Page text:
Record Low Arctic Sea Ice for July; Quiet tropics

By: Dr. Jeff Masters , 5:26 PM GMT on August 08, 2011

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Last month, Arctic sea ice extent was the lowest ever recorded for any July in the 1979 to 2011 satellite record, according to the National Snow and Ice Data Center. Most of the ice loss occurred in the first half of the month when high pressure made for clear skies and melting sunshine, and warm air blew into the Arctic from the south. In the first two weeks of July, air temperature over the North Pole was 11 to 14 degrees Fahrenheit above average. During the last two weeks of July, low pressure took over and brought cooler temperatures, although it appears this also acted to push the ice around, which resulted in a larger but thinner area of ice. New research shows that old ice continues to decline as well, which is problematic because older ice is more stable and tends to grow thicker over multiple seasons, and new ice is thin and more susceptible to melting. According to the University of Washington Polar Science Center, Arctic sea ice volume was 51% lower than average and 62% lower than the maximum (which was seen in 1979 at the beginning of the record).


Figure 1. Monthly July ice extent from 1979 to 2011 from the National Snow and Ice Data Center shows a 6.8% decline per decade.

The low amount of sea ice along Siberia has opened up the Northern Sea Route early (figure 2), and some companies are already taking advantage. It doesn't appear possible to get through the whole passage without the aid of an ice breaker or two around the East Siberian Sea, but compared to the normal route south through the Mediterranean and Indian Ocean, it's a deal. From Yokohama, Japan to the Rotterdam port in the Netherlands, the route through the Arctic is around 8,500 miles. If the Arctic is impassable, the route through the Pacific, Indian, and Atlantic oceans is around 13,000 miles.


Figure 2. Sea ice concentration from the University of Illinois Polar Research Group. Image modified to highlight the Northern Sea Route in light blue.

Quiet Tropics

After a brief reformation over the weekend as a tropical depression, Emily finally dissipated for good on Sunday, and the National Hurricane Center issued its last advisory on the system. The 7-day precipitation accumulation for July 30th through August 5th (figure 3) shows us that most of Hispaniola and eastern Cuba dodged the widespread, extreme rain that could have fallen had Emily stayed organized. Locally high accumulation of 5 to 15 inches fell in the Dominican Republic, which was probably aided by topography, but it does not appear that heavy, widespread rain fell in Haiti. The southeast Bahamas also might have also seen some relatively heavy rain (1.5 to 5 inches) from the system as it redeveloped thunderstorm activity north of Cuba late last week.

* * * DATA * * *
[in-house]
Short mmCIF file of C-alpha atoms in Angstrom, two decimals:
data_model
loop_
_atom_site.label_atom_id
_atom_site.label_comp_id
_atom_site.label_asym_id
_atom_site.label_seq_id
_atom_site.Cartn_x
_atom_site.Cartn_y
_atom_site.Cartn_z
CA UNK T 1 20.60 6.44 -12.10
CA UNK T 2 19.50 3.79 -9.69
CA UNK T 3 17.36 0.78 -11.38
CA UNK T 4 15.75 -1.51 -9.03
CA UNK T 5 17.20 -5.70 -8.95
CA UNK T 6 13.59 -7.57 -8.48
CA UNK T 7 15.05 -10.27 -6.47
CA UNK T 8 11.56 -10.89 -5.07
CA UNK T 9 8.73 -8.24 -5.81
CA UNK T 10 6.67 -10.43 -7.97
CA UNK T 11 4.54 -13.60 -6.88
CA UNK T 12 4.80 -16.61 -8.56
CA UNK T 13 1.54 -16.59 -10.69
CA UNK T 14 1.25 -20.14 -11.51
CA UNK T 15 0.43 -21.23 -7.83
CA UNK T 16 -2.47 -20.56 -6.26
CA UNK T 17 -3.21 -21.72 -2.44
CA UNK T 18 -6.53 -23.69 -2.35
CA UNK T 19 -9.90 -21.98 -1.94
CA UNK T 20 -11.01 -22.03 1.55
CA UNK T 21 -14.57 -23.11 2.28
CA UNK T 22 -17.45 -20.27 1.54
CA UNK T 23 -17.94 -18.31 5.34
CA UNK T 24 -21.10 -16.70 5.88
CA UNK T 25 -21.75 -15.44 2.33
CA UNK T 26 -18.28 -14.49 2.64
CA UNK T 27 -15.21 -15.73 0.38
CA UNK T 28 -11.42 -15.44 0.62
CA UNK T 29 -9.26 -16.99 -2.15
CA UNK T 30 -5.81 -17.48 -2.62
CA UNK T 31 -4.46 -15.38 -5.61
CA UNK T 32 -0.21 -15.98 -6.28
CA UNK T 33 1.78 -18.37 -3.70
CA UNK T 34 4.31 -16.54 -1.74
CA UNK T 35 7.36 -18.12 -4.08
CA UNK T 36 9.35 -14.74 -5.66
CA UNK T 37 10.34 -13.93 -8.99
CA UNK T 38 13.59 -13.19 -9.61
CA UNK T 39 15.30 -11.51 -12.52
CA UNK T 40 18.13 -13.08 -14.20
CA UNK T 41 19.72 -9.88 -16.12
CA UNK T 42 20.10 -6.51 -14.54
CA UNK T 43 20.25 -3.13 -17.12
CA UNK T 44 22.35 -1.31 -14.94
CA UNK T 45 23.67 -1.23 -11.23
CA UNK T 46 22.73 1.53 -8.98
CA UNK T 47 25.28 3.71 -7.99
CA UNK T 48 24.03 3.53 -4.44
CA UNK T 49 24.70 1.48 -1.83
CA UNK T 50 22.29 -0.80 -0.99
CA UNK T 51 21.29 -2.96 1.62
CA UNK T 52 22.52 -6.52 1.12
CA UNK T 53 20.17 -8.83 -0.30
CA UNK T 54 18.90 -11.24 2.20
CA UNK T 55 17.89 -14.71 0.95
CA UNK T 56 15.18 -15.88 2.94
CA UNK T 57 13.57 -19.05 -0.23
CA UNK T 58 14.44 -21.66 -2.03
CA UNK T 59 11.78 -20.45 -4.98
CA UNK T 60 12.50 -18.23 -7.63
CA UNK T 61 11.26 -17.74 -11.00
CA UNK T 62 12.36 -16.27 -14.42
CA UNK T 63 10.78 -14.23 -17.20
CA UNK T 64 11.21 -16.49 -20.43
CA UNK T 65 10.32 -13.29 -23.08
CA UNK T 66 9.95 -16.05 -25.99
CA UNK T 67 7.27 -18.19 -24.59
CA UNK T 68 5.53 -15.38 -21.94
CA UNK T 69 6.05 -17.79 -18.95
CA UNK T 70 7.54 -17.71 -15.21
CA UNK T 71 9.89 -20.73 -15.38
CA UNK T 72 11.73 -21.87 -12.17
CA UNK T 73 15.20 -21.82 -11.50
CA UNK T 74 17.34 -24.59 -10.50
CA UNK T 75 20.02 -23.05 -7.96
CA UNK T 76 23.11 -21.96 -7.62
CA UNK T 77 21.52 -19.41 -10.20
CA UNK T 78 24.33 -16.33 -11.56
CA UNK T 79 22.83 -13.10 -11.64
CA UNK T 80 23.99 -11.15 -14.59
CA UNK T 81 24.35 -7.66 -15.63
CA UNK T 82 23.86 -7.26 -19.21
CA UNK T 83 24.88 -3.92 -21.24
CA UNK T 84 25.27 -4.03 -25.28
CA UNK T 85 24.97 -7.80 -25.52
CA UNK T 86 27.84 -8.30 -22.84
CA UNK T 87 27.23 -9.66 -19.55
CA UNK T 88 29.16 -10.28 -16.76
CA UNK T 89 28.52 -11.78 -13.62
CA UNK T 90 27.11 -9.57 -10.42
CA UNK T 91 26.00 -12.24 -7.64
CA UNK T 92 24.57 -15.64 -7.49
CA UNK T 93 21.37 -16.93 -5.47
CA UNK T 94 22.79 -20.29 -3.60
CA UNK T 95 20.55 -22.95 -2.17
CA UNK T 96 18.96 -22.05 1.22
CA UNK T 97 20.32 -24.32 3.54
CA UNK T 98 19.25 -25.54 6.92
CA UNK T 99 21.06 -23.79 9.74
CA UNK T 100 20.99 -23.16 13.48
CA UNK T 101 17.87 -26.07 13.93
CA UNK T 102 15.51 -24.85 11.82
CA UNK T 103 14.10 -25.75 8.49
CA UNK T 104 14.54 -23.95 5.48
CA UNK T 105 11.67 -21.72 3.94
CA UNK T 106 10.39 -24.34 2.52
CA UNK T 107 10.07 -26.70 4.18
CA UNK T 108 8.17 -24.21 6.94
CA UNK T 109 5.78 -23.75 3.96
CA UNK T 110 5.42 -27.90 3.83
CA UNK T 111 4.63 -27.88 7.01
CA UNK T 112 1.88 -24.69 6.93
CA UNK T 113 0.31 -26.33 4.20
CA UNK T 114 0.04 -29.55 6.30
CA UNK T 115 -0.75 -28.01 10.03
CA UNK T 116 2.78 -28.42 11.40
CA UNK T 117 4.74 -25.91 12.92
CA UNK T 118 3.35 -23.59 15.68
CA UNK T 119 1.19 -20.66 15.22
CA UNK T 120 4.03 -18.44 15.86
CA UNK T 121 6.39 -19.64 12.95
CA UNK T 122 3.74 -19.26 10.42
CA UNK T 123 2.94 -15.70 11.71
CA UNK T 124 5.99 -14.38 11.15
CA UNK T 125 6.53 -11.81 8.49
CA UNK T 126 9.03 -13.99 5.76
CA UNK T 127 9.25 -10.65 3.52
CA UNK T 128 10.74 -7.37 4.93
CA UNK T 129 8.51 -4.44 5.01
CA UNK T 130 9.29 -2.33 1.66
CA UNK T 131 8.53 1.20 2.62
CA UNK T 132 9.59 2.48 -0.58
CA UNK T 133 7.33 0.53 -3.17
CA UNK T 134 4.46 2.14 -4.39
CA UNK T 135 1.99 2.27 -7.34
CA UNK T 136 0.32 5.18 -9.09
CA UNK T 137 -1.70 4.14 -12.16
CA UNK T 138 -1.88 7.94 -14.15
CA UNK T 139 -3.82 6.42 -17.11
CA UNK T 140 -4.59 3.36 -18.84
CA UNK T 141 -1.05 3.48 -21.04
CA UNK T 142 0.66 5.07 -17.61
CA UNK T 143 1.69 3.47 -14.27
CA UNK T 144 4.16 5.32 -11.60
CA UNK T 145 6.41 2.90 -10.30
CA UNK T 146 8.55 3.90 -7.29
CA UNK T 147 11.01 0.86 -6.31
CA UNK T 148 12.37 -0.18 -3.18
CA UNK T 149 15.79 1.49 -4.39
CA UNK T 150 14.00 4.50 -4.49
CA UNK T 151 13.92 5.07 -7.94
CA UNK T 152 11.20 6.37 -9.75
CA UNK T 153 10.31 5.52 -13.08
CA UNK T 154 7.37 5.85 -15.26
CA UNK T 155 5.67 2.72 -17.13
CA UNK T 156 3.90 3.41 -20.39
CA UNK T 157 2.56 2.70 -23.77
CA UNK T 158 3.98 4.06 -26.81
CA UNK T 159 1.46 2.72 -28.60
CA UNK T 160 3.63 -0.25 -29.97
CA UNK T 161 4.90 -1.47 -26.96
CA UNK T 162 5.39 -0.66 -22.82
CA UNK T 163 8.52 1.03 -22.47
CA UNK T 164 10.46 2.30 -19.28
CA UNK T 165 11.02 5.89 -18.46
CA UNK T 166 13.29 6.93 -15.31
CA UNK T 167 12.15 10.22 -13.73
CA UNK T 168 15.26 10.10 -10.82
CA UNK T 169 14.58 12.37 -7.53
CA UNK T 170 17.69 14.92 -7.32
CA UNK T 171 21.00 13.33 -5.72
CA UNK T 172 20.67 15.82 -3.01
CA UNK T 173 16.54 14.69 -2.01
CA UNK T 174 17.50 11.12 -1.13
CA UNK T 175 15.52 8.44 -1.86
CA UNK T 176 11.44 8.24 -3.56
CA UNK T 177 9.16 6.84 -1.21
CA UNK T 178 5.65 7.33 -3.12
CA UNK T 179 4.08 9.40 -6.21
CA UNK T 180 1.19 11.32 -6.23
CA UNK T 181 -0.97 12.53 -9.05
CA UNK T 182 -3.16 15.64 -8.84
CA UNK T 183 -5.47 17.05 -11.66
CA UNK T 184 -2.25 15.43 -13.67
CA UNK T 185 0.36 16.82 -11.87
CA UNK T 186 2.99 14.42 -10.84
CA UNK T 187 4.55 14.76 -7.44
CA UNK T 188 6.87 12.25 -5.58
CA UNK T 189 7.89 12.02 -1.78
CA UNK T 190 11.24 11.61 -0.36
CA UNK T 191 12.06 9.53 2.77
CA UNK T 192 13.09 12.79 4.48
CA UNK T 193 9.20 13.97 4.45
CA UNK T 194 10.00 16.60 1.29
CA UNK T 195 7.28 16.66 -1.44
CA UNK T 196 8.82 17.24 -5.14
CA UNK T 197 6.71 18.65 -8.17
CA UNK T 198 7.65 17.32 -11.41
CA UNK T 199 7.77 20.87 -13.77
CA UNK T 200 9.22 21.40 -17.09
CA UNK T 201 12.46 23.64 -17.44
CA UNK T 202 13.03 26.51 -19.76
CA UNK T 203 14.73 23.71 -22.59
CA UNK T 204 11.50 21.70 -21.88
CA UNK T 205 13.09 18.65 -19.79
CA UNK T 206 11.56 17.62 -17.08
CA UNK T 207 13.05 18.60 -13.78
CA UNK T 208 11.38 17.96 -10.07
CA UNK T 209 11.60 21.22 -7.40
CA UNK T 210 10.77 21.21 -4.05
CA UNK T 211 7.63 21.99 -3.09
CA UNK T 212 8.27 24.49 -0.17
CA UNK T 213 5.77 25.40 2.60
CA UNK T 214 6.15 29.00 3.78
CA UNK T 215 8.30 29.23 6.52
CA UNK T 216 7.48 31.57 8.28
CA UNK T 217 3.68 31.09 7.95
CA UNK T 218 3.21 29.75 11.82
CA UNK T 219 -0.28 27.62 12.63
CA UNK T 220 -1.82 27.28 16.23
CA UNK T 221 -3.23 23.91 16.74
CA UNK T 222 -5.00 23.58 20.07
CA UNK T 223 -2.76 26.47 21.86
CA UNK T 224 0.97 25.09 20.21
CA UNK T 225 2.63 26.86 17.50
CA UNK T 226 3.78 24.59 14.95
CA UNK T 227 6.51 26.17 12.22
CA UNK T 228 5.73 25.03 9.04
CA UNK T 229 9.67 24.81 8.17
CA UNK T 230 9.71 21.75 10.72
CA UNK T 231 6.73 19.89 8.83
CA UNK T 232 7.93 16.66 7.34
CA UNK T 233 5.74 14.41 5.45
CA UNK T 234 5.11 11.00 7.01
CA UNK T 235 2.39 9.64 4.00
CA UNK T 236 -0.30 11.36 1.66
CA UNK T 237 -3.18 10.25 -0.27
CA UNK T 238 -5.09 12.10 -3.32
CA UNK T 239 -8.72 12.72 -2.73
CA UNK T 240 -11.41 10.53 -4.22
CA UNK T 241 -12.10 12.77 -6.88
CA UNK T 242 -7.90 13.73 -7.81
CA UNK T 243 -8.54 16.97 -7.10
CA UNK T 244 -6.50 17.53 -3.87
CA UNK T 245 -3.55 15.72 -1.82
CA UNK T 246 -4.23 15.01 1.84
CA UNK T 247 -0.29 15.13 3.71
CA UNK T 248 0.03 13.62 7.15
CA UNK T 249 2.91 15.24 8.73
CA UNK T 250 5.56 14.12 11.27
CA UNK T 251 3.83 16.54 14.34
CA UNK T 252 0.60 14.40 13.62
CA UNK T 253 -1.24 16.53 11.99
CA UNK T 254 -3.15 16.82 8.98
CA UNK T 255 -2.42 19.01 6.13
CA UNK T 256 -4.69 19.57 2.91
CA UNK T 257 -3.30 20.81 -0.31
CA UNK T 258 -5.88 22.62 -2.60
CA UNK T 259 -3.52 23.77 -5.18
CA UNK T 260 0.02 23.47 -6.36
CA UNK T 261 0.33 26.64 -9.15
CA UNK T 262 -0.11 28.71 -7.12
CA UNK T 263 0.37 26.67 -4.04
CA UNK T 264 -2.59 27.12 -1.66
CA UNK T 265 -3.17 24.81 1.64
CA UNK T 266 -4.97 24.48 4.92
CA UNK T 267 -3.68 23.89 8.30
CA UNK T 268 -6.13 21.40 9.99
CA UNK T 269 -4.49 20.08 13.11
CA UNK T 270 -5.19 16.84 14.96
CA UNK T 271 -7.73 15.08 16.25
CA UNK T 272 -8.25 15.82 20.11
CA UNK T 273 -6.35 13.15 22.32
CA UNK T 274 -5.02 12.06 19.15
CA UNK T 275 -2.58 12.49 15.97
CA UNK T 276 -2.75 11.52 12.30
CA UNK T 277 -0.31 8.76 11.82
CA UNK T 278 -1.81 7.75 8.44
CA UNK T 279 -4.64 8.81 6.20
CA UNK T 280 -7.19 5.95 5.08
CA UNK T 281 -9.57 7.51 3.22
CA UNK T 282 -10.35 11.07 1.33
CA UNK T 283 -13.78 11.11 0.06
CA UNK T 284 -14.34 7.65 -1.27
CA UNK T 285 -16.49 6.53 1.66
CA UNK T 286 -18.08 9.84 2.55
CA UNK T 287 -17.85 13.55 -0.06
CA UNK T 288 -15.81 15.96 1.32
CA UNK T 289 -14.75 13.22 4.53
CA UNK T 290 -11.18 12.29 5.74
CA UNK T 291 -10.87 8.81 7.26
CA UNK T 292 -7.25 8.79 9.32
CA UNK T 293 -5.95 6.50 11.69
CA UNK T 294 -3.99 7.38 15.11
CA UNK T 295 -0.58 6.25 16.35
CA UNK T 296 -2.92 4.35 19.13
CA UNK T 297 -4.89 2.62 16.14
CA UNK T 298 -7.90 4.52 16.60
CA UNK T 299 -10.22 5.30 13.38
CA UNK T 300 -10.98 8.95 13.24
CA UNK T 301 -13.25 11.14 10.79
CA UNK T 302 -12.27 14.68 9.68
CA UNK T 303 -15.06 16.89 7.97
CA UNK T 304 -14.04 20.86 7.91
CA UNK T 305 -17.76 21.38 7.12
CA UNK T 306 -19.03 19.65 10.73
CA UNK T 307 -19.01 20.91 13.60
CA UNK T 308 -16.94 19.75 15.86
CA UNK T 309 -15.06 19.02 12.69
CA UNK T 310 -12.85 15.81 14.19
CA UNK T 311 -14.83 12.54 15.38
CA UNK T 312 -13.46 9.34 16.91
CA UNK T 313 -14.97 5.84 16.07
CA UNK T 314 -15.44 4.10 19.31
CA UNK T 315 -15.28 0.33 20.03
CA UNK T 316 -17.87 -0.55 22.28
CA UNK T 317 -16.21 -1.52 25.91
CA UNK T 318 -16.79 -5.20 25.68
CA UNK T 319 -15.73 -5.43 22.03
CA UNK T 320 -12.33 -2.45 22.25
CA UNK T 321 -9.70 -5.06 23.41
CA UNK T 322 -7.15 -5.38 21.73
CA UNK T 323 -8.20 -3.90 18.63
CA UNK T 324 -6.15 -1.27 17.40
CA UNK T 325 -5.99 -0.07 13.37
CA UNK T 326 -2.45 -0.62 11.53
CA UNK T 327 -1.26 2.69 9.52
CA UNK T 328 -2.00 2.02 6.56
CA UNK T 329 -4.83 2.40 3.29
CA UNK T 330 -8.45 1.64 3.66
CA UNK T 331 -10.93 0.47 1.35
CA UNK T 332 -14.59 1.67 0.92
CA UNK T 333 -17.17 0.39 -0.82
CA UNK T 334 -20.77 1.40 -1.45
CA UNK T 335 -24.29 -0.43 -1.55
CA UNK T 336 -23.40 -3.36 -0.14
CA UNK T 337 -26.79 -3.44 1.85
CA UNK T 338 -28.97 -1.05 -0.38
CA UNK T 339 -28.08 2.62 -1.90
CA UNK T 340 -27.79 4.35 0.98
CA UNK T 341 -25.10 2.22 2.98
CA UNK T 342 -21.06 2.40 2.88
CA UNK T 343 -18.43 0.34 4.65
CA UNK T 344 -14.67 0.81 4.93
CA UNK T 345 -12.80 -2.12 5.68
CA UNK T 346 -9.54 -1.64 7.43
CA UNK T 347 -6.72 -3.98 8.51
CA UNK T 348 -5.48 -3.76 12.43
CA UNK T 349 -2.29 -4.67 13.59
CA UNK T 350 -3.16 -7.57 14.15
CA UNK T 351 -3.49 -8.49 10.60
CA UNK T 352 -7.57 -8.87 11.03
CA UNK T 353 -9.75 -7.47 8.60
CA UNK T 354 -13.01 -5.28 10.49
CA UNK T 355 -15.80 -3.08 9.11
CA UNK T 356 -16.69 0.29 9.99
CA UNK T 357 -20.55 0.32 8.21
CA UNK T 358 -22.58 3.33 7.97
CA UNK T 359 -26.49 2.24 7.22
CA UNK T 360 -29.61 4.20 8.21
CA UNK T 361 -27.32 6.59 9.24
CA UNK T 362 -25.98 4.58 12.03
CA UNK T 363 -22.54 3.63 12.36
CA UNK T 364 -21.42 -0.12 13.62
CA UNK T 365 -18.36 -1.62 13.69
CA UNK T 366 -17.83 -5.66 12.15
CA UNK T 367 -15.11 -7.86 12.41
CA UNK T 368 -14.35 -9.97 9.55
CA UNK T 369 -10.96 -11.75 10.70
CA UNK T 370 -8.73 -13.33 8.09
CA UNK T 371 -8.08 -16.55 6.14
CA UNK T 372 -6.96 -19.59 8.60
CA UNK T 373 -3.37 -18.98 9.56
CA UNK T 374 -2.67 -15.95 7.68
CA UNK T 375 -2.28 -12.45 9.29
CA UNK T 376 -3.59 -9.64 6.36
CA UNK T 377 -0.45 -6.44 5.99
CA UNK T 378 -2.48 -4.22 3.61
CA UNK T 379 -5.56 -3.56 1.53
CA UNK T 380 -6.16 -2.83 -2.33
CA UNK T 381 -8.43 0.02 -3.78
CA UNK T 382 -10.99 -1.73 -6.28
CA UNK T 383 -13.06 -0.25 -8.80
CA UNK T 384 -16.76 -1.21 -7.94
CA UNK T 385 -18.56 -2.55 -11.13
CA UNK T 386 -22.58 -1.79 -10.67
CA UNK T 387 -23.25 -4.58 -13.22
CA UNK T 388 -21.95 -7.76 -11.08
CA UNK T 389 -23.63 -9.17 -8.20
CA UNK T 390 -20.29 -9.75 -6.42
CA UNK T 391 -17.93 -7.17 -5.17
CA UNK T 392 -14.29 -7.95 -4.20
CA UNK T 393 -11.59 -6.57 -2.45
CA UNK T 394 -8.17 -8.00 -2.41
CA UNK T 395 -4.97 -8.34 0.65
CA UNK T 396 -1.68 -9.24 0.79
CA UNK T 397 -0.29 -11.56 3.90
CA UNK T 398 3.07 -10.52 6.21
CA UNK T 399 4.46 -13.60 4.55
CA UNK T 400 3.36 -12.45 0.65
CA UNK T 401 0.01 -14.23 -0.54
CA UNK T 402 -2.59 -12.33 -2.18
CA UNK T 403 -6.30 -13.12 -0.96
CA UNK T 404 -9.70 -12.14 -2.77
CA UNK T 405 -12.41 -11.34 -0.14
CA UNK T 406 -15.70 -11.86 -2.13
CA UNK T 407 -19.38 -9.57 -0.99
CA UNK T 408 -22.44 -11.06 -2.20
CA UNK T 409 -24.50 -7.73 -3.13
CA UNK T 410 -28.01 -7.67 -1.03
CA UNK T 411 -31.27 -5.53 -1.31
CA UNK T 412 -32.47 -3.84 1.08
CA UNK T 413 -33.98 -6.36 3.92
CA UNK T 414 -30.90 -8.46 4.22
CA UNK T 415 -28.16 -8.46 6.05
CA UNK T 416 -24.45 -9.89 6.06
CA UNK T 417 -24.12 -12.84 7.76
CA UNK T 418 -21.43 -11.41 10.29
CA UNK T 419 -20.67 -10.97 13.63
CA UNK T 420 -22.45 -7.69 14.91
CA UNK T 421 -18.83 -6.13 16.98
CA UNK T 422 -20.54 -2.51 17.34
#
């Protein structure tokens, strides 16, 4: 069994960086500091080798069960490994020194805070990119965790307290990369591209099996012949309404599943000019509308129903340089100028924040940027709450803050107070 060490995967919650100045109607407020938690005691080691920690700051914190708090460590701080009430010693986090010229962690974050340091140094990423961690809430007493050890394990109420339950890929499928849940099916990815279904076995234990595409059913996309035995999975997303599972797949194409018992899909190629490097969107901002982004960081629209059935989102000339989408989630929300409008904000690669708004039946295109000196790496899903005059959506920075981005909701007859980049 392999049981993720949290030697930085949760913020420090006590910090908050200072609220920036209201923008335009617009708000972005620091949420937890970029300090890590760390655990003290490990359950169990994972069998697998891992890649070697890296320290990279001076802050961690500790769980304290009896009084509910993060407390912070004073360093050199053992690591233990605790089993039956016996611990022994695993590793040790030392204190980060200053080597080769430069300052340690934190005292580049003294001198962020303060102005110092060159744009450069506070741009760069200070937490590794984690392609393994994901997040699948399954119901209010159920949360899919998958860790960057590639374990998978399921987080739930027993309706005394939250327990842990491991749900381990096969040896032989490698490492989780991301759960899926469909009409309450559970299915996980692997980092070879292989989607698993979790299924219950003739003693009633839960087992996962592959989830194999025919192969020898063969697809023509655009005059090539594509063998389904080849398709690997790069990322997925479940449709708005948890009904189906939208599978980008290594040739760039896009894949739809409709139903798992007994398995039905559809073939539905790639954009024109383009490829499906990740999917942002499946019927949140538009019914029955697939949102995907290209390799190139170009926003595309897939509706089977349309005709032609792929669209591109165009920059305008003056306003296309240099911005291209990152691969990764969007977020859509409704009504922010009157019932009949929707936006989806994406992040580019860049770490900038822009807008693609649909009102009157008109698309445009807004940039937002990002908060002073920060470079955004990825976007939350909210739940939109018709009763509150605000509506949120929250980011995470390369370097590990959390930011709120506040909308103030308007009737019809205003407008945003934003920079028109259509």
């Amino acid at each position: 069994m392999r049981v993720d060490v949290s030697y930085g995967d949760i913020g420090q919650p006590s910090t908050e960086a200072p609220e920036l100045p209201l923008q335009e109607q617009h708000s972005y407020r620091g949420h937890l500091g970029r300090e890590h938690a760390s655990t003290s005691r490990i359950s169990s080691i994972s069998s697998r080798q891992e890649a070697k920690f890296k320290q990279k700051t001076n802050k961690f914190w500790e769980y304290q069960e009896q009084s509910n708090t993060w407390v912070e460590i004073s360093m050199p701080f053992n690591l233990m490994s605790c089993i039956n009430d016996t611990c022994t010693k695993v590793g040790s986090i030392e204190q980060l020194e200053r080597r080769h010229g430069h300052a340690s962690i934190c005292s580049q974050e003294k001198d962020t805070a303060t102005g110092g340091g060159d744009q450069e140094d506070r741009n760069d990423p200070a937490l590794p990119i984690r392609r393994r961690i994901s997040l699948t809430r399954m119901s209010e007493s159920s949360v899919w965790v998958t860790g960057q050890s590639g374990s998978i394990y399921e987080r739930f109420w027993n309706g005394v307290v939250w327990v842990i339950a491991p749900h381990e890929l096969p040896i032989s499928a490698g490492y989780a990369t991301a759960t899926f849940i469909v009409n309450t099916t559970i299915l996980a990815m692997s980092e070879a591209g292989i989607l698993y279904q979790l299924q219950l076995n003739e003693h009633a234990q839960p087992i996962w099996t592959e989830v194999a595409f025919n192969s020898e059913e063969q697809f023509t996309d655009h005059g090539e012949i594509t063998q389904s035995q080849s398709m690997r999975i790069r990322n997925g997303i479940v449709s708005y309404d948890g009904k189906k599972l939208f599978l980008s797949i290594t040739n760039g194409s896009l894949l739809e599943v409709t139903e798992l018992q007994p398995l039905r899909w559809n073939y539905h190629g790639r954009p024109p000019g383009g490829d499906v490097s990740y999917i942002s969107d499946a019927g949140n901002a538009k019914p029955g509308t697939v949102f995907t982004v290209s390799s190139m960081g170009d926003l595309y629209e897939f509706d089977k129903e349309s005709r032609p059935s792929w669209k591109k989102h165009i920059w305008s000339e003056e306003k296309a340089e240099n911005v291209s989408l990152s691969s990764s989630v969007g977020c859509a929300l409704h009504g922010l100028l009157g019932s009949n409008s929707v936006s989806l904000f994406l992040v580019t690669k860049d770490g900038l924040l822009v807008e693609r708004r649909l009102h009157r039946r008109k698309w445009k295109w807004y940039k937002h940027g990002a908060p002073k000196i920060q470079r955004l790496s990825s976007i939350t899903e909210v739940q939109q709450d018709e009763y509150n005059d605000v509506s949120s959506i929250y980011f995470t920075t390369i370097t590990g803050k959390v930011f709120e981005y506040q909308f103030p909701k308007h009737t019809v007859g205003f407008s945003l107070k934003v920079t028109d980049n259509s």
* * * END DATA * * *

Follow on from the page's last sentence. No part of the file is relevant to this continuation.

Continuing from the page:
Figure 3. Satellite-estimates precipitation in millimeters for the 7 days preceding Friday, August 5th. Data provided by the Climate Prediction Center.

Beyond Emily, we're seeing a typical upswing in African easterly wave activity for August. Out in the main development region of the Atlantic, between Africa and the Caribbean, we have two waves, one near 50°W and the other around 25°W. Neither of these waves are forecast by any models to develop into tropical cyclones at this point, but the National Hurricane Center did invest the eastern wave over the weekend as 92L. They're no longer updating that invest as of yesterday afternoon, since satellite presentation degraded and the GFS stopped developing the wave. Even though they aren't favored to develop, what these systems might provide is a primer for waves that have yet to leave Africa. The next two waves, scheduled to enter the Atlantic around August 11th and August 15th, are looking slightly more favorable, although model support has waned since last week. This is expected though—its hard to get consensus and consistency from models on waves that have yet to enter open water. We'll know more at the end of this week, for sure.

Angela

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Neutral conditions remain in the tropical Pacific
Issued on Wednesday 3 August | Product Code IDCKGEWWOO

Neutral ENSO conditions persist in the tropical Pacific, with most atmospheric and oceanic indicators at near normal levels. Pacific Ocean temperatures have cooled over the last month, but remain within neutral thresholds. Atmospheric indicators of ENSO such as trade winds and cloudiness near the date-line have fluctuated around normal.

The majority of international climate model forecasts of ENSO show that neutral conditions are likely to continue for the remainder of the southern winter and into spring with the chances of an El Niño developing now considered unlikely. In fact, more models are now predicting further cooling over the coming season


From the Aussies last week. Possible bias emerging towards La Nina but with the "time lag" issue, not sure if it will impact our H-Season. Something worth keeping an eye on over the next two months.